Eat for the week: Meal planning strategies

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I have been married for five months. My husband eats like a truck driver and I eat like what I think to be normal portions. It took me a bit to figure out how to cook for two and how to cook portions so when divvied out, my husband had enough to eat. Here’s some things I’ve learned along the way.

Leftovers are your friend.

My husband and I make dinner almost every night and I make enough so that we have lunch the next day. No need to hurry and assemble something; after dinner we put everything in indivual containers and lunch is ready for the next day.

The Mayo Clinic suggests that you eat leftovers within three to four days. If you don’t think you’ll eat them within that time-frame, pop it in the freezer.

You can freeze soups, casseroles, chili and most cooked dinners freeze well. I’ve also put milk and bread in the freezer if I find them on sale and have a loaf or carton open already.

You can always dress up leftovers to give them new flavors, too. For example, we made this ranch chicken bake and it wasn’t as good for some reason, so I took the chicken and added it to pasta and poured some alfredo sauce and voila, a new dish.

Make batches.

I’m a huge salad eater, but sometimes I’m lazy about chopping up a salad, so I like to chop up my lettuce and keep it in the fridge for the week.

Grab a handful, throw some chopped peppers and onions and it’s easy to assemble. I’ll also make hard boiled eggs for the week, which can be a snack or added to the salad for a nice variety.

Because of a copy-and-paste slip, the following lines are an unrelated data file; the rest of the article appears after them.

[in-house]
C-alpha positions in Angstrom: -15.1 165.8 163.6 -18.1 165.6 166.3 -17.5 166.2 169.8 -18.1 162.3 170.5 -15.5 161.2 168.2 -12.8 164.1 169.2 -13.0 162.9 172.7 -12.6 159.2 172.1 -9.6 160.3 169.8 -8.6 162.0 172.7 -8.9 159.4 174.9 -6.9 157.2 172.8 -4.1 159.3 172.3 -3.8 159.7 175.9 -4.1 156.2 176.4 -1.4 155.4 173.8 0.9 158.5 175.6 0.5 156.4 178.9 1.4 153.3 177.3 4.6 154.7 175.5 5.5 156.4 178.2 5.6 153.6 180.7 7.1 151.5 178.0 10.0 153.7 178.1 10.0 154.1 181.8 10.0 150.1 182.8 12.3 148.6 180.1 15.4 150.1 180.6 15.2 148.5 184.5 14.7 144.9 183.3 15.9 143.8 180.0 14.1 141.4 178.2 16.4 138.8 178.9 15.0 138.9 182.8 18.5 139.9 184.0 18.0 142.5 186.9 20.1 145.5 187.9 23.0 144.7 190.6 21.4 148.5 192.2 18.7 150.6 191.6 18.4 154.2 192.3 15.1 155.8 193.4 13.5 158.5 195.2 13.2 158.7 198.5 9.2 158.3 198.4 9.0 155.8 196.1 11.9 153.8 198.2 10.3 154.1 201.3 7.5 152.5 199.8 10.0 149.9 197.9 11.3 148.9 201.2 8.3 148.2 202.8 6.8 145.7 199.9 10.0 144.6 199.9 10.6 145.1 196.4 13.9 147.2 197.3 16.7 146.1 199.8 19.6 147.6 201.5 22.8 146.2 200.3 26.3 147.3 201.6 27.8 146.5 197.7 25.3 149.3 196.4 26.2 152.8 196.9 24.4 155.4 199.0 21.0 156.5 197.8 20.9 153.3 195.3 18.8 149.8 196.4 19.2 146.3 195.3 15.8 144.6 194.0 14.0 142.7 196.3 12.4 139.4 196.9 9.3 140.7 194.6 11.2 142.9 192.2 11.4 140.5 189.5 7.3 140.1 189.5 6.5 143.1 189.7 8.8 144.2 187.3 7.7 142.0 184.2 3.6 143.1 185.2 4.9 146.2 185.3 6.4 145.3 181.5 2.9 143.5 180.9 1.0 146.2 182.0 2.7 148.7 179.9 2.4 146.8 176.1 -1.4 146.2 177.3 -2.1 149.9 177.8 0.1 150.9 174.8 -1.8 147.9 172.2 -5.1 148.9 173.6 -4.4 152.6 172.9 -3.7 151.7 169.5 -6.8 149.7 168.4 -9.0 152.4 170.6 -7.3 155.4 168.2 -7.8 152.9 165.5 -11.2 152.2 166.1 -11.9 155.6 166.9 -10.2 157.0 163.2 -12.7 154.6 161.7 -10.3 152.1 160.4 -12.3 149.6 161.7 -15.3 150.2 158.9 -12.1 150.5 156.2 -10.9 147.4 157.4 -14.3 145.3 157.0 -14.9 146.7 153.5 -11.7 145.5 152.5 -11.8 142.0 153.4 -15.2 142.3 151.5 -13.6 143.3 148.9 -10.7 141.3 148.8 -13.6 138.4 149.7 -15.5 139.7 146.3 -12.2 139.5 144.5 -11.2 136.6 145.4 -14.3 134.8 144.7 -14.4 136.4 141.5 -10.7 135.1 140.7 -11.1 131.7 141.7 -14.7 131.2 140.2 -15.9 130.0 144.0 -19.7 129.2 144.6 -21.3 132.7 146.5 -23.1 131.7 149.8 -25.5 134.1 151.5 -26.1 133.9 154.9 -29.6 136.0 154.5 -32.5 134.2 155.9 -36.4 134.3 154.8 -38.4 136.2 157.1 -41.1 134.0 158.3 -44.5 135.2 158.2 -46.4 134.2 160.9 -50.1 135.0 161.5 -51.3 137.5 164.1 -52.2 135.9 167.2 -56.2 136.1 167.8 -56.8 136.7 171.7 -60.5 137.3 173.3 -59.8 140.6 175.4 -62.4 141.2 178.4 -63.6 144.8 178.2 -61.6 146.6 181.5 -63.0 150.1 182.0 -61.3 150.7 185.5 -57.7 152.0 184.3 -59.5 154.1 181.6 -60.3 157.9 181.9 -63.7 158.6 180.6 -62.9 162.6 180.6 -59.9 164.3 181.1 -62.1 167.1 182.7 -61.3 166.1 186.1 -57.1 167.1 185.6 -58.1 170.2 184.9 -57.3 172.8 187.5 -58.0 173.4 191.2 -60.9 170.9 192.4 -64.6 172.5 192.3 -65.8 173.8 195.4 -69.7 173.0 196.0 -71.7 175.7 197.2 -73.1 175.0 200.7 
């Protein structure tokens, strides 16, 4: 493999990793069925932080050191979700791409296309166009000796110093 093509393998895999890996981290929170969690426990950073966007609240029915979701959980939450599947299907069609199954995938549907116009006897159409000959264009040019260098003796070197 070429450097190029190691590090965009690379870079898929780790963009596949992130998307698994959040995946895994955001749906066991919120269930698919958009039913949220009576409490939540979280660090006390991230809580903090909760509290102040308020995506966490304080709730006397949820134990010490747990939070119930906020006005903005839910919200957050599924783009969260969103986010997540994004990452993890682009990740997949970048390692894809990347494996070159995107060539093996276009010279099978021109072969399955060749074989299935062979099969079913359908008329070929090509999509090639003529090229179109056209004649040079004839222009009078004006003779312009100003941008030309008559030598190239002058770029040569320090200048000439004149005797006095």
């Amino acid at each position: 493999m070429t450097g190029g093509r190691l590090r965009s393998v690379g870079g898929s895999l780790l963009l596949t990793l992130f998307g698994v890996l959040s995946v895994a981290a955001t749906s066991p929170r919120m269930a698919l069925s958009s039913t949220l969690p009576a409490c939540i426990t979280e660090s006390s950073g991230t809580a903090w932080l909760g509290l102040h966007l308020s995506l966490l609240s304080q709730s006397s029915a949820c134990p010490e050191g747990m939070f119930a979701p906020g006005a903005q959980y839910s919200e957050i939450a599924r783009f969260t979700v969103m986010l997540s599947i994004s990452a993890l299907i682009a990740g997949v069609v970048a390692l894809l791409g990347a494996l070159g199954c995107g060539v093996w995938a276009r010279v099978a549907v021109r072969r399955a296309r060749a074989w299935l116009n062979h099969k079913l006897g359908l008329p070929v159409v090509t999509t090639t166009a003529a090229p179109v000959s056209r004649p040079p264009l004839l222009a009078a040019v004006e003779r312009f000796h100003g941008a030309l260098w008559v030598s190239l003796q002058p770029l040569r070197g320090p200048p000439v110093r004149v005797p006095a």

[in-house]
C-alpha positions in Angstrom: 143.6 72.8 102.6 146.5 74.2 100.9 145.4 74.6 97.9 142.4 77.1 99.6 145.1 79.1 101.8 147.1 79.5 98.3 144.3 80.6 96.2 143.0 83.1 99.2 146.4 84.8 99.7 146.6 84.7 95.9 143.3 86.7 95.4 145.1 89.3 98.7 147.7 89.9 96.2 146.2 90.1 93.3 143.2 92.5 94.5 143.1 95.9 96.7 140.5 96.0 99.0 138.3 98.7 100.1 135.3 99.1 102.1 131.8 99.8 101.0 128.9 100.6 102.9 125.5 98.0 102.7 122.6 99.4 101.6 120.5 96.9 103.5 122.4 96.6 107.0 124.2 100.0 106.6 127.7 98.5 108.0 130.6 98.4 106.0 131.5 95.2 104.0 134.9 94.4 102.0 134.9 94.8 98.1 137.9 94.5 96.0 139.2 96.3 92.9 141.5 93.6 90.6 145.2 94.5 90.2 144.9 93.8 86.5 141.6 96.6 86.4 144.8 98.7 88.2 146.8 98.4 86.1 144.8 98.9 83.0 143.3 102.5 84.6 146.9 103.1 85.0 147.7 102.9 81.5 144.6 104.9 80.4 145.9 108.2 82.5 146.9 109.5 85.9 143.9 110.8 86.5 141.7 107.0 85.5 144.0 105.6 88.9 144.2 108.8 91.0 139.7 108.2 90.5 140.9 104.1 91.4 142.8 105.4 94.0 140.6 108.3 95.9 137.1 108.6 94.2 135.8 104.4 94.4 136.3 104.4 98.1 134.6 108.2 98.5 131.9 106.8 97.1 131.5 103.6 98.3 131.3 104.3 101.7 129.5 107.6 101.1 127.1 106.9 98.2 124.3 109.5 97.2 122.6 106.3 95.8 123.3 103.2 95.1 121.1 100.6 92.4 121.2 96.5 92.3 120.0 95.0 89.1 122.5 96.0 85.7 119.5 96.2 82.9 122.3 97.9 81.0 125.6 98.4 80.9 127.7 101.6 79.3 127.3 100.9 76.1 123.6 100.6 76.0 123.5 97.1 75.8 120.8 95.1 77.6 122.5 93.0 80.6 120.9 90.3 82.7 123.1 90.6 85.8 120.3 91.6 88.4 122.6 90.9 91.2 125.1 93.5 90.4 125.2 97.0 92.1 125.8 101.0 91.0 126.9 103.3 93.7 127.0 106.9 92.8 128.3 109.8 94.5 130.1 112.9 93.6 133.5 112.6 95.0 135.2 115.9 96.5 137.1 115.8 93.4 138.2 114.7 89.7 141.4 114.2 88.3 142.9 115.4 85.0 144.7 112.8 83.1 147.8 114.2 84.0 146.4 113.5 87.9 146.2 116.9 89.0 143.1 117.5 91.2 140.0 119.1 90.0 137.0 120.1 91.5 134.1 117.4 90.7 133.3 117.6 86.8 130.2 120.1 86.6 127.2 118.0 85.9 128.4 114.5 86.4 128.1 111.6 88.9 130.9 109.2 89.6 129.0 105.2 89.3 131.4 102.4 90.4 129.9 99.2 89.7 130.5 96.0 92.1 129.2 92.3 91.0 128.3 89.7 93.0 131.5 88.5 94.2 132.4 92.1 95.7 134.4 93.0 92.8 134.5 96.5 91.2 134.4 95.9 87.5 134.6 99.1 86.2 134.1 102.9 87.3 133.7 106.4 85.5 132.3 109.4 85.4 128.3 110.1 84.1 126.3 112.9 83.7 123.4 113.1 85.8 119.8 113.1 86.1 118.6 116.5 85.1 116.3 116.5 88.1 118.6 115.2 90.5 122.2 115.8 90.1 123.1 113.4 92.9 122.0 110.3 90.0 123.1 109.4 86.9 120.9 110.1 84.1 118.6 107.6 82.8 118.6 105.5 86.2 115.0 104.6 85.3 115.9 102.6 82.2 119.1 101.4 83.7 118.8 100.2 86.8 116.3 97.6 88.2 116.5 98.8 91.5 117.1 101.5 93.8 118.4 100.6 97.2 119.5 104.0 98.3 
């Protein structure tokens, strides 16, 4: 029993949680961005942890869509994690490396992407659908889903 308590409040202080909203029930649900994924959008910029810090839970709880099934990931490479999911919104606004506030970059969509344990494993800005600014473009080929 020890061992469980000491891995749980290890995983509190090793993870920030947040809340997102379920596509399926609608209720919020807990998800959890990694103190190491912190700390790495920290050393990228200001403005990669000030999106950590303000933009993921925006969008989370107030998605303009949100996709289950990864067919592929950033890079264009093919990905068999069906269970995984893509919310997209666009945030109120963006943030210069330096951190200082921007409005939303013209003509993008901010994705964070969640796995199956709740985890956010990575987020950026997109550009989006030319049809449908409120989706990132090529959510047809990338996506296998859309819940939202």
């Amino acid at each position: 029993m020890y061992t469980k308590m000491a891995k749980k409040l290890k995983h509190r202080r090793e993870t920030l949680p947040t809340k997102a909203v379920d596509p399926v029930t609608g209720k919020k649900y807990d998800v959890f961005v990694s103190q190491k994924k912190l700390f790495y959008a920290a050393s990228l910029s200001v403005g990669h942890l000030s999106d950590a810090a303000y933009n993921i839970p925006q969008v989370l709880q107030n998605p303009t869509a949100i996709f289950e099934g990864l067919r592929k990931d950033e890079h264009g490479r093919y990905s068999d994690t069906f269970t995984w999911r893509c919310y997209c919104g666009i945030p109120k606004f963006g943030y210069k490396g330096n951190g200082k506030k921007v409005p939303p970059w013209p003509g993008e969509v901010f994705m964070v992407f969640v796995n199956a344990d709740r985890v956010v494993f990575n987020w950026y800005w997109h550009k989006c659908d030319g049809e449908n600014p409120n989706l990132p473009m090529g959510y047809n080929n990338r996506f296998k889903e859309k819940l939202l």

I like making my own trail mix that I can make a good amount of with walnuts, dried cranberries and dark chocolate chips. Pinterest has a vast array of breakfast muffins, cookies, yogurt partfaits and bars that you can make at the beginning of the week for a healthy grab’n go snack.

A Crock-Pot and casserole dish will help in making larger meals.

Plan ahead.

I’m naturally a planner. But if you’re not, you might want to get in the habit.

I like to think about my meals and lay them out based on how late I work or if we have a function to attend. We have dishes that we like to eat like taco salad, chicken parmesean, chili, stir fry, soup, BBQ porkchops, flat bread pizzas, etc and I throw in one or two new dishes to try.

I have the meals written on a dry-erase calendar on our refridgerator. It’s nice to glance at it and see what we’re having ahead of time and then I can take a few minutes to prepare and cut down on the time it takes to make the dish later in the week.

One evening we had a simple dinner that only took a few minutes to make, so I started dinner for the next day by cutting up the veggies. Knowing when I’m having meals also helps me grocery shop when I’m pressed for time.

If I go shopping on Sunday, I can pick up everything I need for meals Monday- Wednesday. Yes, it means another trip, but it won’t take a whole afternoon.

Cheers to the adventure of cooking on your own!

LEANN KRYSIAK
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